[5] Respondents' claim of ratification is answered by the statement that ratification can never be made upon the part of the corporation by the same persons who wrongfully assumed the power to make the contract. In other words, one who makes an unauthorized contract has no more right to ratify it than he had to make it. In the instant case the board of directors, approving an unauthorized act, cannot later ratify the same.

[6] The purchase by the corporation of the stock here in question, in view of the financial condition of the corporation, was certainly not made out of surplus or surplus profits, but on the contrary, the purchase in question impaired and reduced [20 Cal. App. 2d 432] the actual corporate assets below its capital stock and debts, because the assets of the corporation at the time of the stock purchase were less than the capital stock and debts; and the stock purchase in question was manifestly prejudicial to the rights of the creditors and other stockholders. The nonsuit as to the first cause of action should not have been granted.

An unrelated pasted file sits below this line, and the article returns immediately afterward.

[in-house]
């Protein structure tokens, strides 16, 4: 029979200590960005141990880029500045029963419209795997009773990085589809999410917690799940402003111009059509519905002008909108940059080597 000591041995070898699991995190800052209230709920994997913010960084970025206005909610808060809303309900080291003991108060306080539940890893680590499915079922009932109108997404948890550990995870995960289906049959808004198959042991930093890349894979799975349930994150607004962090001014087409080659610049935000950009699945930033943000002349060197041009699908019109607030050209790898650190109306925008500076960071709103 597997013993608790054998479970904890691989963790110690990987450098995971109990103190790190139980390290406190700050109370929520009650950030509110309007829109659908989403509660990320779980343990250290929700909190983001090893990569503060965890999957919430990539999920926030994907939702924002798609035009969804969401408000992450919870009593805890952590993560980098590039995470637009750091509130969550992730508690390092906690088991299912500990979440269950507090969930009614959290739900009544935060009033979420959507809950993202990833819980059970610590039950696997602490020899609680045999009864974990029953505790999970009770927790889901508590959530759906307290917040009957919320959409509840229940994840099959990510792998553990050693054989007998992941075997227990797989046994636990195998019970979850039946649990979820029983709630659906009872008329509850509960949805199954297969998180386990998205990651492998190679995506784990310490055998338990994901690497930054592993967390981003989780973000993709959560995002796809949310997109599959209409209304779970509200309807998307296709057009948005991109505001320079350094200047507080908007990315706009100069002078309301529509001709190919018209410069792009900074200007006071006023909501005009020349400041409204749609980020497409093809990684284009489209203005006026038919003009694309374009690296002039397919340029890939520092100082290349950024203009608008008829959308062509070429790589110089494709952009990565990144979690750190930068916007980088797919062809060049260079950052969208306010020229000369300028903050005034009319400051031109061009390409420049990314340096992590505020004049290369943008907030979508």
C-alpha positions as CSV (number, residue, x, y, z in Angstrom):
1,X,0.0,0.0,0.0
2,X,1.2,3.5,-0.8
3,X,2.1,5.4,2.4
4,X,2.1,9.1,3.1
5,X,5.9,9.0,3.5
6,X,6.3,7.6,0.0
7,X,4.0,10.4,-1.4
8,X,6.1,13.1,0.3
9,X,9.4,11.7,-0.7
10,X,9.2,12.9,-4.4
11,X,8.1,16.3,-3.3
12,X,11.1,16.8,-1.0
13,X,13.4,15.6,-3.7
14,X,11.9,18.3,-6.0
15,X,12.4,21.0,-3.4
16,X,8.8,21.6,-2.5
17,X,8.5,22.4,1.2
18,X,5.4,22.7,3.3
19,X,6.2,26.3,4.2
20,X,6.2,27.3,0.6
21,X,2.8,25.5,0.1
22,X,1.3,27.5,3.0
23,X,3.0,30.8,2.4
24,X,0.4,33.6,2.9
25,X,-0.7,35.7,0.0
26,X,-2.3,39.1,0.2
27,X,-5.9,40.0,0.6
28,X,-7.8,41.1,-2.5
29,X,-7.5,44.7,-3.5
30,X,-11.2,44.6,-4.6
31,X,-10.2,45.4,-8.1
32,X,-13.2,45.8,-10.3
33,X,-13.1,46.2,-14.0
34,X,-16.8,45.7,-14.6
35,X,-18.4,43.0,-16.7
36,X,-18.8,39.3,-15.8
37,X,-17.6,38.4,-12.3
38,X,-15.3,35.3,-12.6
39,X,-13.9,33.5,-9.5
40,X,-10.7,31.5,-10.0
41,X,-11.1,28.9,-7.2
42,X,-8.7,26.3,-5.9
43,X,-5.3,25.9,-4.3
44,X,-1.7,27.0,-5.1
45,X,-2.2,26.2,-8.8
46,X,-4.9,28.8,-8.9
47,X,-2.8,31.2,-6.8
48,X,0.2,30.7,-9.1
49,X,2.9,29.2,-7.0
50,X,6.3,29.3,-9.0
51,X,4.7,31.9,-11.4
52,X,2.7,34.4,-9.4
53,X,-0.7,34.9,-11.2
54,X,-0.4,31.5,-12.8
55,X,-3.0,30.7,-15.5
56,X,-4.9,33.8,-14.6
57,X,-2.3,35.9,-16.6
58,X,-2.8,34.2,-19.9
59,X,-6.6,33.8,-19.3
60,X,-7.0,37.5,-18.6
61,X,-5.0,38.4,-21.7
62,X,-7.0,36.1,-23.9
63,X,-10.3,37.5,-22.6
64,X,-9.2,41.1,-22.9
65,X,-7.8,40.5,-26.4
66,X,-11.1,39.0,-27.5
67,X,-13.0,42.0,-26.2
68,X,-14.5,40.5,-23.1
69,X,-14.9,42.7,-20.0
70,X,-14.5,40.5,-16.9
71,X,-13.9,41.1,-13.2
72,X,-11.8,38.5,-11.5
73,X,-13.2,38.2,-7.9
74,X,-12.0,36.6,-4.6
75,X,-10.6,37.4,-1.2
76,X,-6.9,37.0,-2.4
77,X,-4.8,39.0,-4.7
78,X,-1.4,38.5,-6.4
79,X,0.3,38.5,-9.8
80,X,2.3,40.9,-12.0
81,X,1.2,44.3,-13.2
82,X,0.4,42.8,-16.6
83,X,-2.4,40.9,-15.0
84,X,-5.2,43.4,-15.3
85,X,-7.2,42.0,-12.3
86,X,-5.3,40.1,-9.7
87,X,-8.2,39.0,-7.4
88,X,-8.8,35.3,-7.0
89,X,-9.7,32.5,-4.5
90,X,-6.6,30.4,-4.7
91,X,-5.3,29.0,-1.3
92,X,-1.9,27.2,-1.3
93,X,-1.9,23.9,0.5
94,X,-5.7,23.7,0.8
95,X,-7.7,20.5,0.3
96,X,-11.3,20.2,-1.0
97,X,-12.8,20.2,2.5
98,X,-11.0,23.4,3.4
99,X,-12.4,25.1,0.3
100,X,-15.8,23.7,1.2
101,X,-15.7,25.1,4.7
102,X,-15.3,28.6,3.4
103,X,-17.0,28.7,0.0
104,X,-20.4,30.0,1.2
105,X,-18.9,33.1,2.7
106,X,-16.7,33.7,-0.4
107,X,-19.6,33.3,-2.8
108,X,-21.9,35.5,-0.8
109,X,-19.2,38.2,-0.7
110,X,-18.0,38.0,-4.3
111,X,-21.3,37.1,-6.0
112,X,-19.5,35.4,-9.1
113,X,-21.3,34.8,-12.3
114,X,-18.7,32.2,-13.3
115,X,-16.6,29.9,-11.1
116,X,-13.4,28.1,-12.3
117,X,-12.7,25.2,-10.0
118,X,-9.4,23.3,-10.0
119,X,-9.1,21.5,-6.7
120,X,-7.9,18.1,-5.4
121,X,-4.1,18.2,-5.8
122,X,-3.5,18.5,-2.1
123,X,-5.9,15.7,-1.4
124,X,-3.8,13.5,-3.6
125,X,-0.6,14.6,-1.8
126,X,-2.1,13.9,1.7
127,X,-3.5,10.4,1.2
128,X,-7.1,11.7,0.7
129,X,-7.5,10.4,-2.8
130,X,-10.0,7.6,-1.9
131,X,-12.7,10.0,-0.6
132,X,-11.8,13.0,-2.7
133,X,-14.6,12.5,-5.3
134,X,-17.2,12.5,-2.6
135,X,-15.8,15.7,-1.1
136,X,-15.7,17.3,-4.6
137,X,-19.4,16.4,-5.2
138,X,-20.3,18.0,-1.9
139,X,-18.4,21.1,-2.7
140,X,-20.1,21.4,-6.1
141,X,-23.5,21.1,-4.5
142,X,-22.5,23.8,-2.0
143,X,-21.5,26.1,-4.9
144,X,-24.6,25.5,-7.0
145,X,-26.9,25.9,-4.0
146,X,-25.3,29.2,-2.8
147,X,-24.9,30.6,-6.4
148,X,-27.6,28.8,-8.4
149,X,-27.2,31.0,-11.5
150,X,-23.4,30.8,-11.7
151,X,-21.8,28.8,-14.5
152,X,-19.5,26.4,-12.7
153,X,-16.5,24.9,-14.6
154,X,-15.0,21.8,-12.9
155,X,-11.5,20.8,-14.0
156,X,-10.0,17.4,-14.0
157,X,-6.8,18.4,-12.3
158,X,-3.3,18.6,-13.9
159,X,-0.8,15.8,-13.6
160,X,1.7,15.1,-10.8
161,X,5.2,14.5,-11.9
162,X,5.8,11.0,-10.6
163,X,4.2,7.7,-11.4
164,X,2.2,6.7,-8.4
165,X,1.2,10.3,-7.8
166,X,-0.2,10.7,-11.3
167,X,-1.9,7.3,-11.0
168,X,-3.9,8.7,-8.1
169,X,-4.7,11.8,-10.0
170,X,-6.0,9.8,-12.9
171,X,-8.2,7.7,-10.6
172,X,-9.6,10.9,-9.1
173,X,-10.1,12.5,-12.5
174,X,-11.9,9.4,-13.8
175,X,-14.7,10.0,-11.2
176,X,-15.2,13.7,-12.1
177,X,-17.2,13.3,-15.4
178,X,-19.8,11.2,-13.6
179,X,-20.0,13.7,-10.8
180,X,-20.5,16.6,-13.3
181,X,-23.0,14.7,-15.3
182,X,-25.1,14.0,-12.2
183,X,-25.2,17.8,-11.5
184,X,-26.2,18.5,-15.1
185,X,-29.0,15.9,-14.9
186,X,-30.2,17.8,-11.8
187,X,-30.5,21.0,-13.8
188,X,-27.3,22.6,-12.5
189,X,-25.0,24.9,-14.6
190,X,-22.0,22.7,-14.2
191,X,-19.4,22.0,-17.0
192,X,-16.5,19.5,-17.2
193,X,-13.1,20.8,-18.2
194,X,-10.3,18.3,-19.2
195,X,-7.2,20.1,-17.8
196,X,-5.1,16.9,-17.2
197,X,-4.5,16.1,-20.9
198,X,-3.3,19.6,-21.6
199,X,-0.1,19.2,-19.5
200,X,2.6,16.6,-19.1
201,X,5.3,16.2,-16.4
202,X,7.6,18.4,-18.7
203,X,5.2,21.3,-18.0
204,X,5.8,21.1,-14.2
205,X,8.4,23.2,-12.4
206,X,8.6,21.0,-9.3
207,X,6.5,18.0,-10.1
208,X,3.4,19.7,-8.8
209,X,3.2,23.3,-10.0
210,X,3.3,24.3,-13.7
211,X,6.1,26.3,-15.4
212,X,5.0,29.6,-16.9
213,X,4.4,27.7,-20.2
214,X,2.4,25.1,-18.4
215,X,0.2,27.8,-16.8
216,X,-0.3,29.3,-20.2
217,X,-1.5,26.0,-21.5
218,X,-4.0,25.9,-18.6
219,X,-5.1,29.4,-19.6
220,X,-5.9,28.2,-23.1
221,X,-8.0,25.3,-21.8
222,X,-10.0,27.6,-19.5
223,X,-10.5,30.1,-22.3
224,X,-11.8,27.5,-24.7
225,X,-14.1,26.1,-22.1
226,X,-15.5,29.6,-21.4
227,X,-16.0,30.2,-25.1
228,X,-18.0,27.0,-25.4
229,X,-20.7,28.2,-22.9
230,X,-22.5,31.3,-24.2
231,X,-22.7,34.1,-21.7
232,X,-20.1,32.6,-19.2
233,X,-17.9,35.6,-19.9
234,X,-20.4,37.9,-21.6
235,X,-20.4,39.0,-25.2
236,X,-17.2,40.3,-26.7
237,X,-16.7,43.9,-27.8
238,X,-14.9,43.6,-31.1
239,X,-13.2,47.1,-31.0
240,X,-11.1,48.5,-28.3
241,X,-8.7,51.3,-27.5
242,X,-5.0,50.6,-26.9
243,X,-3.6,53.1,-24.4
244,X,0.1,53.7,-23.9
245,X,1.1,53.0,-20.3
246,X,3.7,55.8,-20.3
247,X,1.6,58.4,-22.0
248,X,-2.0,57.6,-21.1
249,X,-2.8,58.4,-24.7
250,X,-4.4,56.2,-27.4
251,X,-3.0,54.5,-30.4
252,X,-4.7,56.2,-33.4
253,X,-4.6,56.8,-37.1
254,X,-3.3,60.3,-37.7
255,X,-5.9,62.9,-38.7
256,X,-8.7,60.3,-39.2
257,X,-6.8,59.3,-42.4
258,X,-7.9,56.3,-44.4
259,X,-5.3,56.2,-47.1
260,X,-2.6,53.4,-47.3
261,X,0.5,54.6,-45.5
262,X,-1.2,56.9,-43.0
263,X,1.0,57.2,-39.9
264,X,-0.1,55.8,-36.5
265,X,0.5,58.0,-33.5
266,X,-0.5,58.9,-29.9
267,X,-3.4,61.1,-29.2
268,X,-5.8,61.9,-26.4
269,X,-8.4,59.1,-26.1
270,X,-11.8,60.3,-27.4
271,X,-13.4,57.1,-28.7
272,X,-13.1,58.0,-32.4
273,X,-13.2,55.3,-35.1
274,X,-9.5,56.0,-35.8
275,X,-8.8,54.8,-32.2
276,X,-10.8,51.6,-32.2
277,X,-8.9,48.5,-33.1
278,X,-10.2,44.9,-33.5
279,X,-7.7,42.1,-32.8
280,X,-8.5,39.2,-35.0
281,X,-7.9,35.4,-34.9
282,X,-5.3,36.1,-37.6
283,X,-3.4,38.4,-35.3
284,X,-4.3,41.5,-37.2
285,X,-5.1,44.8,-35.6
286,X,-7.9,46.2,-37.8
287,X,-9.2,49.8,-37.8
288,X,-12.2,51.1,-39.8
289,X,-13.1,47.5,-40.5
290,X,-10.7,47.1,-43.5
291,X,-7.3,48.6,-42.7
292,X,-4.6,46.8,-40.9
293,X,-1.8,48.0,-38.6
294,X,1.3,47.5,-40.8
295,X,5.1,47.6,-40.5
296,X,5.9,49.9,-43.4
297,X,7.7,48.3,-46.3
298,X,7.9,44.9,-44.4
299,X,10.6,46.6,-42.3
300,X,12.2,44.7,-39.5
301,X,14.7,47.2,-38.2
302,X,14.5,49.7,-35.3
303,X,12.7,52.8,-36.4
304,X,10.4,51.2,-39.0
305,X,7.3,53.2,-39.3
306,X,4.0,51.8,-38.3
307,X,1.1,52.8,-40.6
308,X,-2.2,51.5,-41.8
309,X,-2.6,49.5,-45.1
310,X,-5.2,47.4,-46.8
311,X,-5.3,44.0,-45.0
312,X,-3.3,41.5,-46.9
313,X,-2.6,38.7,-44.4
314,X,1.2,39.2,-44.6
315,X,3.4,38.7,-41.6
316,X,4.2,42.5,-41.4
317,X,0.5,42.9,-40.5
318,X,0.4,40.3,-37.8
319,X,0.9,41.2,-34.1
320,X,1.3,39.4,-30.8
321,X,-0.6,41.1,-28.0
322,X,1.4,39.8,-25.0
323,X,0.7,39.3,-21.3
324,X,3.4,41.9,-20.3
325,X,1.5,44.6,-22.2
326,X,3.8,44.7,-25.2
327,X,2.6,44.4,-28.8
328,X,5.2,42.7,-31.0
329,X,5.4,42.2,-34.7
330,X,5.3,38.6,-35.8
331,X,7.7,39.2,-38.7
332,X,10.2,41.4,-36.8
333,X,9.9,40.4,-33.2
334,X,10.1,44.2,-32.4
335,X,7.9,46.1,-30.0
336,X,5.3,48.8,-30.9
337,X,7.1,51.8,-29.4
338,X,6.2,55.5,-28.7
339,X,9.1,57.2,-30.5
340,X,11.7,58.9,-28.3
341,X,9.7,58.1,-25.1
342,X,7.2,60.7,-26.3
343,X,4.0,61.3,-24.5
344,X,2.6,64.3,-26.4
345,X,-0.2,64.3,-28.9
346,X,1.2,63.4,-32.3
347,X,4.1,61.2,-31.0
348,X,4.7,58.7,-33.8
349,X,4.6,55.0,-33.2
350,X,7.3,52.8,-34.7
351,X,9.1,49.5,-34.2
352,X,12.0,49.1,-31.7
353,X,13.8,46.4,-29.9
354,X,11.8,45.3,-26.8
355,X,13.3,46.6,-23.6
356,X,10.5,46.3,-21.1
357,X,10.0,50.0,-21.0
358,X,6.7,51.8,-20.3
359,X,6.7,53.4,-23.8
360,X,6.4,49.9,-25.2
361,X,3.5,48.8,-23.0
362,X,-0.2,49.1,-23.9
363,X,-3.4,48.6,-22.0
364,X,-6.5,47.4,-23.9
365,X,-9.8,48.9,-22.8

[7] As to the second cause of action, wherein a conspiracy is charged among the defendants, we are of the opinion that the nonsuit should not have been granted as to the defendants Ball, Woodward and Harriss, but that the court was correct in granting a nonsuit as to defendants Luton, Ferguson and Lyon, because there is no substantial evidence in the record to make the latter named defendants joint actors in the former's alleged illegal scheme. It was the first-named group alone that was concerned in the actual purchase by the corporation of its own shares and who expected to profit thereby. There is no evidence showing any concert of action between the two groups to accomplish the purposes of the alleged conspiracy, i. e., to place the first-named group in control of the corporation. That this was the purpose of the alleged conspiracy, or that if the purchase of the Luton-Cruickshank stock was made, such objective would have been accomplished, was never brought home to Luton, Lyon or Ferguson. Before the last-named defendants can be held under a conspiracy allegation, the evidence must disclose not only that their actions in selling their stock and receiving corporate securities in exchange therefor was illegal, but that the conduct of Luton, Lyon, Ferguson and Cruickshank was in furtherance of a common agreement or understanding to achieve the unlawful purpose of the directors who negotiated the stock purchase. In this respect the evidence is wholly unsatisfactory.